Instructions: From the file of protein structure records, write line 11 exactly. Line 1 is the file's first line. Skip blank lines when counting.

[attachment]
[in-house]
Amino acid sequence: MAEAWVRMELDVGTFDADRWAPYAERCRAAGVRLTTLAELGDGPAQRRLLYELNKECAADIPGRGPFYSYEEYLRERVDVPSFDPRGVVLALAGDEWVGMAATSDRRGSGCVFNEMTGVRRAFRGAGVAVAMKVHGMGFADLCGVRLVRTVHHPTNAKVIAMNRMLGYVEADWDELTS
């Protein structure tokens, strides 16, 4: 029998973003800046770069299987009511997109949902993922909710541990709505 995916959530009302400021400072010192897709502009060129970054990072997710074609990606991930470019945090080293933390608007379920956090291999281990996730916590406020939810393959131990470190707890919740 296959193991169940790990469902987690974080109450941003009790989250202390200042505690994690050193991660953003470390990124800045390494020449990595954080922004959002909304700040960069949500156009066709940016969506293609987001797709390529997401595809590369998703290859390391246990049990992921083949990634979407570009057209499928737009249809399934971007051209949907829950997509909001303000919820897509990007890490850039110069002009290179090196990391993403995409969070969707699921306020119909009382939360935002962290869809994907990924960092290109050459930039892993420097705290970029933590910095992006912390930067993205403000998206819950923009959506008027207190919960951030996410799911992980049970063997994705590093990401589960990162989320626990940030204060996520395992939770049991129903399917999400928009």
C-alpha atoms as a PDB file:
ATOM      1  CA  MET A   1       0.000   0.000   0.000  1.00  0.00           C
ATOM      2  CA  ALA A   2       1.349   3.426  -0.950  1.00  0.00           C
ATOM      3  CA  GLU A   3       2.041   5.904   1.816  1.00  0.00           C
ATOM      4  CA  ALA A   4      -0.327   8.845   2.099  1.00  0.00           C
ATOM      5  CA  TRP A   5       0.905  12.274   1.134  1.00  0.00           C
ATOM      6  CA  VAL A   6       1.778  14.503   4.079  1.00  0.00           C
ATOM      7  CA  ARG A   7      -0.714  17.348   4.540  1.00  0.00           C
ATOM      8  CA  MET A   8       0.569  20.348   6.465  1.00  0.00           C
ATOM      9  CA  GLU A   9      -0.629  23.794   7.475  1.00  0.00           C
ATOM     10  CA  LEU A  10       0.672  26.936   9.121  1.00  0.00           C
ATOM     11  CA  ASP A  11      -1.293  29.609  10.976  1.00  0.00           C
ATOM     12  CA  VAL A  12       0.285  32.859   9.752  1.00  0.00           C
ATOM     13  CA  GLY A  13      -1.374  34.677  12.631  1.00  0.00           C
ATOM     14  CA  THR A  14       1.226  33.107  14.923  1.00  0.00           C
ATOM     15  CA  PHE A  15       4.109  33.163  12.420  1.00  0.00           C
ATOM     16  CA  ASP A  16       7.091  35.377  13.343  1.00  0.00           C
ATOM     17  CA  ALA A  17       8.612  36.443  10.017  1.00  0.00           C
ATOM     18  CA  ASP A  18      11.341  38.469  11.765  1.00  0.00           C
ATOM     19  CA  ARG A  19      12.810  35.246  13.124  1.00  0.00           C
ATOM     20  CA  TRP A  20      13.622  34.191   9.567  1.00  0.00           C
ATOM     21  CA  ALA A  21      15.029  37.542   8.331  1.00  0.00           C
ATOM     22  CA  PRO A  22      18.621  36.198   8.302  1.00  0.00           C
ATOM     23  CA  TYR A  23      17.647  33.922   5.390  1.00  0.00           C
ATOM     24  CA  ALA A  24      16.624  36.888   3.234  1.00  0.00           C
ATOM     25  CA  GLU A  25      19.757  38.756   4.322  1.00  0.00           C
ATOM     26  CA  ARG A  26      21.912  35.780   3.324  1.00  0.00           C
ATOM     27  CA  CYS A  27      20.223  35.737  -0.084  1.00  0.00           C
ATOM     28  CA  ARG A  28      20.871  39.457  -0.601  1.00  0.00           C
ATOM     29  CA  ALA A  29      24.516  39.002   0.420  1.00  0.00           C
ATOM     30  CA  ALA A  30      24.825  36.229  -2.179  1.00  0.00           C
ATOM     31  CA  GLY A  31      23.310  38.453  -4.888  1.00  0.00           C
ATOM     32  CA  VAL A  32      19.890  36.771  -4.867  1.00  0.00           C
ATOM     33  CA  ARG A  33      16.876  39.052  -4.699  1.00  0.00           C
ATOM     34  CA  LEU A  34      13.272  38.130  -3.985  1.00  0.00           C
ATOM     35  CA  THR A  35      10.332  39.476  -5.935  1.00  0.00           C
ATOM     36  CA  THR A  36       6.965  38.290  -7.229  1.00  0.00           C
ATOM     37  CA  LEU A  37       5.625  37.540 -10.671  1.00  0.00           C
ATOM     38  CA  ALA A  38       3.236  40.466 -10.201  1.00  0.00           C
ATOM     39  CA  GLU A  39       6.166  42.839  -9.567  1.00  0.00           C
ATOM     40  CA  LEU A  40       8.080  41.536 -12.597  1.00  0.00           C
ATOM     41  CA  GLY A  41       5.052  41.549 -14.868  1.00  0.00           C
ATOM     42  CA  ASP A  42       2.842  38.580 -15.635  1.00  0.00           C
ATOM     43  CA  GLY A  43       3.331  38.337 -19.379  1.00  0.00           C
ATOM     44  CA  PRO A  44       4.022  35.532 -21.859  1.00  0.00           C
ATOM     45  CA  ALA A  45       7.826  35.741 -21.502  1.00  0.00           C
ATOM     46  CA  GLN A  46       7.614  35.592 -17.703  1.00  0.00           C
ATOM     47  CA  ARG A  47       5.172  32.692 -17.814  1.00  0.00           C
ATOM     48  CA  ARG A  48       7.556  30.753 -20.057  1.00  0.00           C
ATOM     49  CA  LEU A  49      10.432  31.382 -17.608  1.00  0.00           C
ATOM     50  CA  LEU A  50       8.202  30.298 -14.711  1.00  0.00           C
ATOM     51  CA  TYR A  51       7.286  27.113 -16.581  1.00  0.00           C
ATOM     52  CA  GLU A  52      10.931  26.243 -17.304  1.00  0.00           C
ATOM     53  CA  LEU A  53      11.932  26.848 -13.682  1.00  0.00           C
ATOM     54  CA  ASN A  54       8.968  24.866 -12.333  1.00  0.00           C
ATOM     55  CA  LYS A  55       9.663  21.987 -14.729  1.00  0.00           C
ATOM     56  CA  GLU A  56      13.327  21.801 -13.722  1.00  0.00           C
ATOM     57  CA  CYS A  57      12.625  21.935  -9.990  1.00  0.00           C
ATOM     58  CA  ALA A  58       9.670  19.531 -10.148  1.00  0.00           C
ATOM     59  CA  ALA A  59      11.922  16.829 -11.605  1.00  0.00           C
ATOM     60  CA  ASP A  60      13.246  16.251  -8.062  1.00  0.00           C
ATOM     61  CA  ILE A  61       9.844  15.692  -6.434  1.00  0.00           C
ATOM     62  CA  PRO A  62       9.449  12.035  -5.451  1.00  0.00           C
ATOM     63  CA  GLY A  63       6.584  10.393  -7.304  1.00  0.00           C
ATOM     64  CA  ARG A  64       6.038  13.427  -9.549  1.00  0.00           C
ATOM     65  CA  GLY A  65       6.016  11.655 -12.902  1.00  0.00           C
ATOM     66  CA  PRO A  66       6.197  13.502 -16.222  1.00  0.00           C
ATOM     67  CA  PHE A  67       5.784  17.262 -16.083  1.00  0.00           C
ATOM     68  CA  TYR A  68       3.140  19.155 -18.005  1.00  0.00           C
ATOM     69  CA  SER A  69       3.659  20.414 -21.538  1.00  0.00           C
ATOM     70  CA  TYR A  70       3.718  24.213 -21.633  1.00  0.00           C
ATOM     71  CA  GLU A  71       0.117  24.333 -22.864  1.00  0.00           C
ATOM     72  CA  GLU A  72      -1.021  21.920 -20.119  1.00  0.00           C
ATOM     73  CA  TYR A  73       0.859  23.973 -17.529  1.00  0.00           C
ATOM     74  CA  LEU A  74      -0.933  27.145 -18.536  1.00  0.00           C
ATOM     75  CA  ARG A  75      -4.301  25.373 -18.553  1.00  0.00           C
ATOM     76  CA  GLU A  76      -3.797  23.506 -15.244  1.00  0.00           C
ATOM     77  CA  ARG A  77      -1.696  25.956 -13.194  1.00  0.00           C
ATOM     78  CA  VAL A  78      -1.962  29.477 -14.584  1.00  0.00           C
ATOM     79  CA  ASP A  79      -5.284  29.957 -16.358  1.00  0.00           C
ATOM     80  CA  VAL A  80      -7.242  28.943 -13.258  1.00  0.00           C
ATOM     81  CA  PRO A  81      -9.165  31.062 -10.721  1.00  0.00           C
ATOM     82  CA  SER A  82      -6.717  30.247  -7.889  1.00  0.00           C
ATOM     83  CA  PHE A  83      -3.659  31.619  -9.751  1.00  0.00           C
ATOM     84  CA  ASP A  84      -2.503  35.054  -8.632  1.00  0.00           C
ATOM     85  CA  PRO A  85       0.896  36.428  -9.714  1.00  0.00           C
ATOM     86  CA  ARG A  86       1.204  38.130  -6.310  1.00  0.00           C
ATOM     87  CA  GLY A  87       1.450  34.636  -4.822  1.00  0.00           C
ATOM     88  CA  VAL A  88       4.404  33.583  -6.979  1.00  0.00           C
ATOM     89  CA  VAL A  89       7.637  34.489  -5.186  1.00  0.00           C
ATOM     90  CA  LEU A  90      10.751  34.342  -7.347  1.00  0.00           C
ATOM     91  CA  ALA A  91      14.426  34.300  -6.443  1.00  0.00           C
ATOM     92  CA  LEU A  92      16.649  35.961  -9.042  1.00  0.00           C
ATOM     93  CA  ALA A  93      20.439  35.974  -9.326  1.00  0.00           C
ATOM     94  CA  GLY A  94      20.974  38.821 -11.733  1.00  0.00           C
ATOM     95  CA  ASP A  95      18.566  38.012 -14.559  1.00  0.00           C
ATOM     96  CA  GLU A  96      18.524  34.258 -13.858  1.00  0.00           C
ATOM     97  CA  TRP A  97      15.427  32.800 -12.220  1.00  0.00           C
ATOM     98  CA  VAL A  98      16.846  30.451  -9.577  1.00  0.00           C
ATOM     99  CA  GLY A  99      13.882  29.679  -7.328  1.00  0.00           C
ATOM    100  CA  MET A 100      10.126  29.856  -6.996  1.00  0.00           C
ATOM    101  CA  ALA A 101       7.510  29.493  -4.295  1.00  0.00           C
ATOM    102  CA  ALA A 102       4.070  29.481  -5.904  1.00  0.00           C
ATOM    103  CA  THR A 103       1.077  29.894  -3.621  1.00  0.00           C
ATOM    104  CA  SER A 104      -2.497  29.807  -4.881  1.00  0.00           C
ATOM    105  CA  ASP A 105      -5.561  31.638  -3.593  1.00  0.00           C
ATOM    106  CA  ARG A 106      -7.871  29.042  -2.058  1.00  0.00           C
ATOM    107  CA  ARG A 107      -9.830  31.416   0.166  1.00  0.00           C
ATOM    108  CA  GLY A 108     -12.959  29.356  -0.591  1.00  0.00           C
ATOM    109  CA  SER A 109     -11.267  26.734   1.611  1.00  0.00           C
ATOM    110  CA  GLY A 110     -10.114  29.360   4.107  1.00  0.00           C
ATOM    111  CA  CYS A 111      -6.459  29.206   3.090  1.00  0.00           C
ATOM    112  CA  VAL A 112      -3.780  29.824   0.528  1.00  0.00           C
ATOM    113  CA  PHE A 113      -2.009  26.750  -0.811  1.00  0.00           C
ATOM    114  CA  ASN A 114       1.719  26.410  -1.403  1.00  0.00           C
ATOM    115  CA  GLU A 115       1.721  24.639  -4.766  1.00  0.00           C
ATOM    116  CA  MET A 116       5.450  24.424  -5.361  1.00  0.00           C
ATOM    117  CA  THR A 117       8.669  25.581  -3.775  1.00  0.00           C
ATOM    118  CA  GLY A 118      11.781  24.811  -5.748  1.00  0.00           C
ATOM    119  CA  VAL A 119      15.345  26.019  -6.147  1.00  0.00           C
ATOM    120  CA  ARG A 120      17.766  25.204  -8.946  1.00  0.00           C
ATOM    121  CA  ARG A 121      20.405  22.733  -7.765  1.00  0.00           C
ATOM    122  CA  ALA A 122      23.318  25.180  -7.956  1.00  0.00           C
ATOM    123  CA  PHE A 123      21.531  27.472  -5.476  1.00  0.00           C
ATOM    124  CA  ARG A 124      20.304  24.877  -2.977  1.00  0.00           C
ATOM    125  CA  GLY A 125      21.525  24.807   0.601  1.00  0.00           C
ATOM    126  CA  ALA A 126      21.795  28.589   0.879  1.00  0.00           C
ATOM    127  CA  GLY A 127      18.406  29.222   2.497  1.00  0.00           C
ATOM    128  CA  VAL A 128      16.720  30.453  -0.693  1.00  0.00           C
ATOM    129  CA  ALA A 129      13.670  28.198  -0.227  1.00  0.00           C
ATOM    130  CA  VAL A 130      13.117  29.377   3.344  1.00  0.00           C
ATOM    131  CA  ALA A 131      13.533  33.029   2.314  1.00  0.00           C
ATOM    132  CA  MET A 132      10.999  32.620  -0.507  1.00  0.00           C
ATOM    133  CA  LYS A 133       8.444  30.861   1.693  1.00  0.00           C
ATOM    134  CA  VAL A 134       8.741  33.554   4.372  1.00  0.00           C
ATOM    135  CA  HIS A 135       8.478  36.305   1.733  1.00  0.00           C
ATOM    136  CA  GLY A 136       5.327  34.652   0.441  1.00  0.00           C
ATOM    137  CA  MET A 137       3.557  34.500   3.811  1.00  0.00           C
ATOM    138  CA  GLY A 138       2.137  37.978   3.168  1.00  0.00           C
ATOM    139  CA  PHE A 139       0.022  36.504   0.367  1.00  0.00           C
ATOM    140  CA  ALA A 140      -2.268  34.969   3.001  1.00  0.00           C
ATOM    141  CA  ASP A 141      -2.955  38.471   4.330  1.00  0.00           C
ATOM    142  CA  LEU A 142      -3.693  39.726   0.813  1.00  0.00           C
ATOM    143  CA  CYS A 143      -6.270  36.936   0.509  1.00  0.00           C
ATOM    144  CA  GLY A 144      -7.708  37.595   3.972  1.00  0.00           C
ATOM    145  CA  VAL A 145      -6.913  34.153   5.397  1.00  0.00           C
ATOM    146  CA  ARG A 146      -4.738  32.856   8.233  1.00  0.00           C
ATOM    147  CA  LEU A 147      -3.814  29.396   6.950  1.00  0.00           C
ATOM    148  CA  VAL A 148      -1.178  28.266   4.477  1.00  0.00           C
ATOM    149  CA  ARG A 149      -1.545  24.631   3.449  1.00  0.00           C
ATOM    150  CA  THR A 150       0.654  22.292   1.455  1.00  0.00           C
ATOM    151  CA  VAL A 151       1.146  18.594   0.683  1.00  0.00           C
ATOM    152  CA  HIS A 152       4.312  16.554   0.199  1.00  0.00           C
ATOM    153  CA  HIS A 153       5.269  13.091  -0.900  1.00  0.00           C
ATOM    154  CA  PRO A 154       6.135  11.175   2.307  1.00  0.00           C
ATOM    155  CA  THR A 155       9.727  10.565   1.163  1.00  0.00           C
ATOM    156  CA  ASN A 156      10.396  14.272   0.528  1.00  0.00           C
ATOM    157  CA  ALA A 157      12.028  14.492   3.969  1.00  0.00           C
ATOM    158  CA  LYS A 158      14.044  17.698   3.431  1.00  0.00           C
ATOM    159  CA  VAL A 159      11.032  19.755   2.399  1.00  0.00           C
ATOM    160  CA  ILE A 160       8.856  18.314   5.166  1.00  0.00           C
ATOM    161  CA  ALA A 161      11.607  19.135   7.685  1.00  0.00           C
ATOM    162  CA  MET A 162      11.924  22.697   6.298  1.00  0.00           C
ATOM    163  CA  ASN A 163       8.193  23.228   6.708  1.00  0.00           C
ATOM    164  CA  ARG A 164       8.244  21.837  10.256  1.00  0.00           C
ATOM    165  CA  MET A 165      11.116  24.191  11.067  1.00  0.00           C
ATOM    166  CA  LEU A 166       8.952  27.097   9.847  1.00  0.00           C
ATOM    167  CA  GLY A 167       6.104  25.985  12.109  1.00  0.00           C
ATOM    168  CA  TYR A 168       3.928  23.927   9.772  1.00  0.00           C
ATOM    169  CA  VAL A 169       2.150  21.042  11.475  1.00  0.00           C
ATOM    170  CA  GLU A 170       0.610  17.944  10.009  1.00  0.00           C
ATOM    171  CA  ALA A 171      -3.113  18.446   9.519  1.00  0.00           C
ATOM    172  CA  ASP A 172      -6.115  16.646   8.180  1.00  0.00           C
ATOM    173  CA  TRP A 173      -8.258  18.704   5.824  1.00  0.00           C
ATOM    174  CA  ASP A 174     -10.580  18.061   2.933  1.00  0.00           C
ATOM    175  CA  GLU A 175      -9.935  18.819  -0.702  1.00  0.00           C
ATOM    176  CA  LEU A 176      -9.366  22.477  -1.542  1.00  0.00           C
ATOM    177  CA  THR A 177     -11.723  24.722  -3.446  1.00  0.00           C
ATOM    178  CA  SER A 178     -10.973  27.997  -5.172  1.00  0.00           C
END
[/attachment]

ATOM      7  CA  ARG A   7      -0.714  17.348   4.540  1.00  0.00           C